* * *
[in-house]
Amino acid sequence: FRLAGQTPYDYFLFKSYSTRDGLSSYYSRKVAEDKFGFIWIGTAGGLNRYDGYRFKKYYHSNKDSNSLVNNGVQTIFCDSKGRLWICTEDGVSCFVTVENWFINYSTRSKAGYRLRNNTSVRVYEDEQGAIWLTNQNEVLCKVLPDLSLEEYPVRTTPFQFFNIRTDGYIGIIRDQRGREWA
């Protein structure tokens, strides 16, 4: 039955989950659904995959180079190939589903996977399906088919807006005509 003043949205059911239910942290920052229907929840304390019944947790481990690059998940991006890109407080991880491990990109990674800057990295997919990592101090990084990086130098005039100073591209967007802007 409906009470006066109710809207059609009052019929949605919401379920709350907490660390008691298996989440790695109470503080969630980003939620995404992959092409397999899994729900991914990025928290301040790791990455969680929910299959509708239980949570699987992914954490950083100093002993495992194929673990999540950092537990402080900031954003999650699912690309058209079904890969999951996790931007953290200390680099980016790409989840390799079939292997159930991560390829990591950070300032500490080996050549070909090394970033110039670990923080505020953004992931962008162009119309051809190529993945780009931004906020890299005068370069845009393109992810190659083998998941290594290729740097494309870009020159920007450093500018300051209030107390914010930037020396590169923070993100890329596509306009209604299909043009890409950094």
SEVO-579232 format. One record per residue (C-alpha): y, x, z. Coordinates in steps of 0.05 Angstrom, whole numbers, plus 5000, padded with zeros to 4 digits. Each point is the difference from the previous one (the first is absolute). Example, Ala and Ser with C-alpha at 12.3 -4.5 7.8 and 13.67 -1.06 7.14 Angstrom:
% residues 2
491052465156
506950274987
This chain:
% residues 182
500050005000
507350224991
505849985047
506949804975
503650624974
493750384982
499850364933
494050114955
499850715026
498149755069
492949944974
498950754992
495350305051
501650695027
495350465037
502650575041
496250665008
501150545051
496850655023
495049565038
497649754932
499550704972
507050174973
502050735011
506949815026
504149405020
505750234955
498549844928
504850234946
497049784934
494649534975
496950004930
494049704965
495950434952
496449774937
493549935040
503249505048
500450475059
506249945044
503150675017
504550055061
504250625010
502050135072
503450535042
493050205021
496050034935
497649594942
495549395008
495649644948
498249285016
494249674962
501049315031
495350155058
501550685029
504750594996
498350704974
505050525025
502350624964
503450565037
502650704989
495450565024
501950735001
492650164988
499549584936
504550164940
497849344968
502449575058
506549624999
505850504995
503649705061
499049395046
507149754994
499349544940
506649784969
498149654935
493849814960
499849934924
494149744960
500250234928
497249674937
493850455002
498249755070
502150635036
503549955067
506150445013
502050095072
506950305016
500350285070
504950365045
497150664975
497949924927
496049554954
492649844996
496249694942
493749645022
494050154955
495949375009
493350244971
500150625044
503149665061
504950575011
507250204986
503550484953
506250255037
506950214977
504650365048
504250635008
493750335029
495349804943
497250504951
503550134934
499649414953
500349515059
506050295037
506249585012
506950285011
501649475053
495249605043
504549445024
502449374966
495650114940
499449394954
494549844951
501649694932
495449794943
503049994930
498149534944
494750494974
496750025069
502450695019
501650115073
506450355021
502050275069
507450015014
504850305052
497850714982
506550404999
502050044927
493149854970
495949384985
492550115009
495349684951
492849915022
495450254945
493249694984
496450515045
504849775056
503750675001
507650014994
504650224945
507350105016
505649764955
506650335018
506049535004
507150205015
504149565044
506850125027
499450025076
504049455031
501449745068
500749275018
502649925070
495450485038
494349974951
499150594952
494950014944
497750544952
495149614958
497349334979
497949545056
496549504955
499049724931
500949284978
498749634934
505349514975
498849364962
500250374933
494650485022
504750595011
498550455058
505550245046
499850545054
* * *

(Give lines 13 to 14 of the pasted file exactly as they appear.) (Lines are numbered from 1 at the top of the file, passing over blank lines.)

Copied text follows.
506949804975
503650624974